Here are some examples of Kiwiana that you can pick up on your New Zealand travels.
The ‘Buzzy Bee’ — not the live one, but the toy — is probably the most famous single piece of Kiwiana. But it’s not just the bright red and yellow colours that make Buzzy Bee so attractive to Kiwis, who are far more used to the greens and browns of their native bush. As you pull the toy, the wings of Buzzy Bee rotate, making a wonderful loud clicking sound.
This dessert was invented as a tribute to the Russian ballerina Anna Pavlova, who toured New Zealand and Australia in 1926. Pavlova is made of meringue and cream and is usually topped with kiwifruit, another Kiwi icon exported by us under the label ‘Zespri’.
The pavlova has long been at the centre of a trans-Tasman argument. Both New Zealanders and Australians steadfastly maintain they invented it. The first appearance of the recipe in written form was in a New Zealand cookbook in the early 1930s. Surely it is obvious that a Swiss-style meringue cake covered in ‘Chinese gooseberries’ (kiwifruit) and named after a Russian ballerina can only be a New Zealand invention!
Paua (pronounced par-wah) is a close relative of abalone and comes in a beautiful shell. Maori used the shiny shell for eyes in carvings of various creatures. Whole paua shells are used for ashtrays and other containers, and pieces of paua shell are used for making jewellery, butterflies, coasters and a variety of other objects and souvenirs.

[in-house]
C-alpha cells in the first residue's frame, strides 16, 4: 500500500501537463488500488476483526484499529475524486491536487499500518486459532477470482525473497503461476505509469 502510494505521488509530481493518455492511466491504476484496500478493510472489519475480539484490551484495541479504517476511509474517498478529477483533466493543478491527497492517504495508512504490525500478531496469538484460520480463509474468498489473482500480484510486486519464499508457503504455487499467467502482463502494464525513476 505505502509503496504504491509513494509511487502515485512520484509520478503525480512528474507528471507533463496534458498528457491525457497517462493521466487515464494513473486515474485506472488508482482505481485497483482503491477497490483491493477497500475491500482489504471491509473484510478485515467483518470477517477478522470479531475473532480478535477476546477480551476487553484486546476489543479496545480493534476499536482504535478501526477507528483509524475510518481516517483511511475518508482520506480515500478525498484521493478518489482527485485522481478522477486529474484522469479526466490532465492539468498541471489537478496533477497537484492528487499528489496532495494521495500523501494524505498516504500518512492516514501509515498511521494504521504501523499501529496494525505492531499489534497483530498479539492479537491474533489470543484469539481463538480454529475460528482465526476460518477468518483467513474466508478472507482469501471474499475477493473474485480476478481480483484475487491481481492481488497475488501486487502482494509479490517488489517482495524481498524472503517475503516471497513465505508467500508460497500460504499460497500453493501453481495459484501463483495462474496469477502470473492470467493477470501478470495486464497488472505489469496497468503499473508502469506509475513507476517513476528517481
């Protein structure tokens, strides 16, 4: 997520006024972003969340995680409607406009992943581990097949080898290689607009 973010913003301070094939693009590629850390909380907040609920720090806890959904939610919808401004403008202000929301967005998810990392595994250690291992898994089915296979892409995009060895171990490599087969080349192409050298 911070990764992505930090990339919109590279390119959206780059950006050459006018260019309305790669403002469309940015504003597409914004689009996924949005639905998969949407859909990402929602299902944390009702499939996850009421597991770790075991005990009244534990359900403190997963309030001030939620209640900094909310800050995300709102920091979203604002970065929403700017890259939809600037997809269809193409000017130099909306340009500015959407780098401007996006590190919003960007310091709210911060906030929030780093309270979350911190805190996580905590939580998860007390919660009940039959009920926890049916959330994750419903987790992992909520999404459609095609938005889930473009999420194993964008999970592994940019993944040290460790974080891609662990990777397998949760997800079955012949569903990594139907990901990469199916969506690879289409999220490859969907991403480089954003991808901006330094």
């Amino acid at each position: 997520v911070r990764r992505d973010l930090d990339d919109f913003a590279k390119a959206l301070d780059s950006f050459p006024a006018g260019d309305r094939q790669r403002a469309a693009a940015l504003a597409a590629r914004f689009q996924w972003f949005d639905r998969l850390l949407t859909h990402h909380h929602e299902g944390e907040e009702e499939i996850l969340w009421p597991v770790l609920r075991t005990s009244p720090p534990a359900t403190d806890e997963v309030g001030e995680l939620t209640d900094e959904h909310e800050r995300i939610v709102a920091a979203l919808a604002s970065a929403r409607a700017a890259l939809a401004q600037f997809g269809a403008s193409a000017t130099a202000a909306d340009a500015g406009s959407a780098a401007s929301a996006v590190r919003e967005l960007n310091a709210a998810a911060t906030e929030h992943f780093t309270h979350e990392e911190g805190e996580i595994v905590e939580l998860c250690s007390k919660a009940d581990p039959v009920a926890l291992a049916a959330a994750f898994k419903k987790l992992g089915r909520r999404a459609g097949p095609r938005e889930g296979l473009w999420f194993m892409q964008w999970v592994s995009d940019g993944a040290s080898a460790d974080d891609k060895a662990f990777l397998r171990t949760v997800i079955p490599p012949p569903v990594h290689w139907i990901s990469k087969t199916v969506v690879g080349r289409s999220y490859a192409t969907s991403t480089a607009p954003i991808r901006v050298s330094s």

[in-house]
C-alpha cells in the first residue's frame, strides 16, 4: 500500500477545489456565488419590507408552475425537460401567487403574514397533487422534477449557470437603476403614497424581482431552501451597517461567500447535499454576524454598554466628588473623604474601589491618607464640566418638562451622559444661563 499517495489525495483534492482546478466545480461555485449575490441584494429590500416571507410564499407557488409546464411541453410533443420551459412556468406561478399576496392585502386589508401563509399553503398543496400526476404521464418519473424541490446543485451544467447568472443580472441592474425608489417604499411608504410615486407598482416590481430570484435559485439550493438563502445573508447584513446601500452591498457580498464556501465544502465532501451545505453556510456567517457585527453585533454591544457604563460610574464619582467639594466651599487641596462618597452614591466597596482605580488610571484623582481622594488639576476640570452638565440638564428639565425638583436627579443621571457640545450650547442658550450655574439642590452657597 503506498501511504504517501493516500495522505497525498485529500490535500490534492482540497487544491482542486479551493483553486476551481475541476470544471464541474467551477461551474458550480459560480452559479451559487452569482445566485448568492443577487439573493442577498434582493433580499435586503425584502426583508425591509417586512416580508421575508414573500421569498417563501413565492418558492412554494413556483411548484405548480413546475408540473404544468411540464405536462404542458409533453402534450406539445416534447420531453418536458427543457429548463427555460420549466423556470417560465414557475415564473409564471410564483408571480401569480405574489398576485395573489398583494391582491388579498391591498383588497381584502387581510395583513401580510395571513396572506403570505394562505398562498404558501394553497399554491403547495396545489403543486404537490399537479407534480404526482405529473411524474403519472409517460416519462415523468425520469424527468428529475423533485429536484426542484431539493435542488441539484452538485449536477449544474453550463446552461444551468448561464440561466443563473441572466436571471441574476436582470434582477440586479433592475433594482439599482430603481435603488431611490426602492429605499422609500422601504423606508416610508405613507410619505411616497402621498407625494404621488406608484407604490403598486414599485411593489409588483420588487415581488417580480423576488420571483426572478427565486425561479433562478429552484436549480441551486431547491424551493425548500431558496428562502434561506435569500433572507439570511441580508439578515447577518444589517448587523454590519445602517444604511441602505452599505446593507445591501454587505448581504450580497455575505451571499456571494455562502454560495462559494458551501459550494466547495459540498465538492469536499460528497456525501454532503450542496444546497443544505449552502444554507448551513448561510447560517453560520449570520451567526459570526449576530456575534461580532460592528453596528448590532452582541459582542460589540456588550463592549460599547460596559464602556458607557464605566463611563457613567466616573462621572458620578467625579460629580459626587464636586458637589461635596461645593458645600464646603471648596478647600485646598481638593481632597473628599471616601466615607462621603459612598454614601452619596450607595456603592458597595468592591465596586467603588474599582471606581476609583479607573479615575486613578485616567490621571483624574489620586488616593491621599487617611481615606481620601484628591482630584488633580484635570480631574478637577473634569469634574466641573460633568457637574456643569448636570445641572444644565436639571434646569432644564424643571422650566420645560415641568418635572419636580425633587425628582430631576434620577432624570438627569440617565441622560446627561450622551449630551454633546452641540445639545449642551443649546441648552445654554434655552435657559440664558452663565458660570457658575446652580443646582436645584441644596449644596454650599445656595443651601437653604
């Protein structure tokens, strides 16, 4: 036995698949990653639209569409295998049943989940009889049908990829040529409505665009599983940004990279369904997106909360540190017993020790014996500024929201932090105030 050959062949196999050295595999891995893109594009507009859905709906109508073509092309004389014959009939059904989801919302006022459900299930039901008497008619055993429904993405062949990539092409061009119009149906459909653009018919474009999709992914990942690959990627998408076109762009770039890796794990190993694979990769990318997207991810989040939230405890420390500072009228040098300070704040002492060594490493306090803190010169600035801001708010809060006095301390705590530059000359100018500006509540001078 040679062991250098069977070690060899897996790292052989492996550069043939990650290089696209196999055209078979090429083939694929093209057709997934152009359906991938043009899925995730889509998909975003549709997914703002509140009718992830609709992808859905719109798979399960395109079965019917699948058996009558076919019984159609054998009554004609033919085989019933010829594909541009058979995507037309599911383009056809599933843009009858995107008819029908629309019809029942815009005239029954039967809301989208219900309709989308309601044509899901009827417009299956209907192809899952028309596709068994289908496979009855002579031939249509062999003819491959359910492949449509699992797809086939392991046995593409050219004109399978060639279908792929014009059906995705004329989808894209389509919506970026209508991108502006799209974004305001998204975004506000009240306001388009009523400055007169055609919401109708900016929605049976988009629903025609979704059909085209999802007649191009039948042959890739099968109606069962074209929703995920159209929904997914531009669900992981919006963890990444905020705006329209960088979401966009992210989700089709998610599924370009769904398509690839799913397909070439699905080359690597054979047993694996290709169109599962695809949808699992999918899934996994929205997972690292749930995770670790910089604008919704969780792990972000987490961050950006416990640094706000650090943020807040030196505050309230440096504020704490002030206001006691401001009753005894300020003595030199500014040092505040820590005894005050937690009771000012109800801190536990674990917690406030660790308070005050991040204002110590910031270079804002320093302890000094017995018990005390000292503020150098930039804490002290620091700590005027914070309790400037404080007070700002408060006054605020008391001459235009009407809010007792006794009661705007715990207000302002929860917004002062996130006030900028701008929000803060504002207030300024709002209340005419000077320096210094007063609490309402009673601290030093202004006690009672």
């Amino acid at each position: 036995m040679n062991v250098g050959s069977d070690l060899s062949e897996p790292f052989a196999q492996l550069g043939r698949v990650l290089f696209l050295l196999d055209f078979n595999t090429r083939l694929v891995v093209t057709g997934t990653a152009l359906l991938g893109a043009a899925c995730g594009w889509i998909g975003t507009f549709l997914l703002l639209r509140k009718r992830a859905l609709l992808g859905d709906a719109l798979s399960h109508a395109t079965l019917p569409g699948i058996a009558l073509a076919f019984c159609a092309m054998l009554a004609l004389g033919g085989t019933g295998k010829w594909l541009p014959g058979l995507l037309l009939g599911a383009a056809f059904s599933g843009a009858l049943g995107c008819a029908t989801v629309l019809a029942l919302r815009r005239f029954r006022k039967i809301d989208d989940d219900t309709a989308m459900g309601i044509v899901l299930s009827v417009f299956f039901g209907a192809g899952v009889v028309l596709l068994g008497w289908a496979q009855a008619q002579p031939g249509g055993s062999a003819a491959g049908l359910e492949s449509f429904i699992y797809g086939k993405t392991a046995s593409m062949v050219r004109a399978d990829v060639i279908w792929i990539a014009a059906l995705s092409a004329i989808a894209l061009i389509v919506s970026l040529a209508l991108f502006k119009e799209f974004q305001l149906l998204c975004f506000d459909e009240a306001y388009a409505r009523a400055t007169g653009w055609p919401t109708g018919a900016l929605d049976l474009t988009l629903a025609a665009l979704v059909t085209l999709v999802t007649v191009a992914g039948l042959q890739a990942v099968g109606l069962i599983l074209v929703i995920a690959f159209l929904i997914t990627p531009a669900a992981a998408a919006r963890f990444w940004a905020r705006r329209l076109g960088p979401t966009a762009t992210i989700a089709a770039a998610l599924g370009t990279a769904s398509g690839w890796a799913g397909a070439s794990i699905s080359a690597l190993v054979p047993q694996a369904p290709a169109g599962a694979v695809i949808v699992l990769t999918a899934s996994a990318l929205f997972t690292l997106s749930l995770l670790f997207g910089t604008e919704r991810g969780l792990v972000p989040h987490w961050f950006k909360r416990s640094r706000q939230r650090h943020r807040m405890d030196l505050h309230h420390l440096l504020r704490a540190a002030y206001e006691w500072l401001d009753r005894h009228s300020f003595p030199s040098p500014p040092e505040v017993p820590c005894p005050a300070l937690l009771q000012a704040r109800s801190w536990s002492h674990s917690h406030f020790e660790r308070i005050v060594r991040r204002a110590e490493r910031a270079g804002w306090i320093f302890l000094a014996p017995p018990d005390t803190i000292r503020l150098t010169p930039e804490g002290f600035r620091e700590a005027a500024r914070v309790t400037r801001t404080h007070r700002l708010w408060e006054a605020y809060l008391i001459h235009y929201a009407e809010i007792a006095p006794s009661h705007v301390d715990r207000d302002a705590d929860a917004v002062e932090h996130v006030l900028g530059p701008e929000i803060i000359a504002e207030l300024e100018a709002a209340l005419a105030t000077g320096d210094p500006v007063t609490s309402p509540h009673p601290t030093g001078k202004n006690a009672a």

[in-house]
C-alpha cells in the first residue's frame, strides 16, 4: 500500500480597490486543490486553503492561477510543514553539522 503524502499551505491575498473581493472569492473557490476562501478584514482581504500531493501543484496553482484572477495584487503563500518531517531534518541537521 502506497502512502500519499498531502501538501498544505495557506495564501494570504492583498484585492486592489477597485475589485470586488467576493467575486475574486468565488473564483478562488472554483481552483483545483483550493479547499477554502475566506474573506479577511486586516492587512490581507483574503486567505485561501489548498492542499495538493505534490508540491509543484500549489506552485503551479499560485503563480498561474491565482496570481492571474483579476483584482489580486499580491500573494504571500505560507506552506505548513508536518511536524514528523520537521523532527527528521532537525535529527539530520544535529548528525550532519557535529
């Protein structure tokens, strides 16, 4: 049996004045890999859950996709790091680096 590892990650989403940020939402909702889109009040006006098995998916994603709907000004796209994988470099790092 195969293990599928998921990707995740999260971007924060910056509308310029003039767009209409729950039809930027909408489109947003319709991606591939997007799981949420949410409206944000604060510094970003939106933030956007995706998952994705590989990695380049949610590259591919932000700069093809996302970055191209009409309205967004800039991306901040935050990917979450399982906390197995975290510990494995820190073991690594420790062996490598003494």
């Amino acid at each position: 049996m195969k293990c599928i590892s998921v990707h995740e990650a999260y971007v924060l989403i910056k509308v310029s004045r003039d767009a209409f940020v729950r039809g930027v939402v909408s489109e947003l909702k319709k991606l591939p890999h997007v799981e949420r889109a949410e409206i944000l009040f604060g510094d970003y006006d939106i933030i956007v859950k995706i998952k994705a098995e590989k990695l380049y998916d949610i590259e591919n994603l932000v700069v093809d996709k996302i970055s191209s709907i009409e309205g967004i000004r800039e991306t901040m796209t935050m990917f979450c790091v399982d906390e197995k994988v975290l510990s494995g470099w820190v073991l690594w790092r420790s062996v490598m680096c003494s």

Edmonds Cookbook — Sure to Sell
More copies of this book, published by the makers of Edmonds ‘Sure to Rise’ Baking Powder, have been sold than any other book in New Zealand. Few New Zealand children would leave home without buying or borrowing their mother’s copy of this Kiwi culinary bible.
No 8 Wire
Kiwis are famous for their ingenuity and self-sufficiency. It is said that Kiwis can create amazing things — all they need is ‘a piece of Number 8 wire’. No 8 wire is a certain gauge of wire that was incredibly popular for use as fencing wire around New Zealand’s many farms. Ironically, until 1963, it was imported from other countries. Because No. 8 wire was widely available, it was used for a variety of tasks, and it has become a symbol of kiwi adaptability.
L & P — National Soft Drink
L & P stands for Lemon and Paeroa, New Zealand’s most famous soft drink. It was invented in 1904 after its maker tasted some mineral water near the town of Paeroa, and mixed it with lemon to make a particularly refreshing drink. L & P was originally called Paeroa and Lemon, though the name was later reversed, and then shorted to L & P. This drink is still popular throughout New Zealand today.
Where Do You Find Kiwiana?
Most second-hand and souvenir shops have a good stock of Kiwiana, but if you want the real thing, go to one of the thousands of garage sales that are held throughout New Zealand every weekend.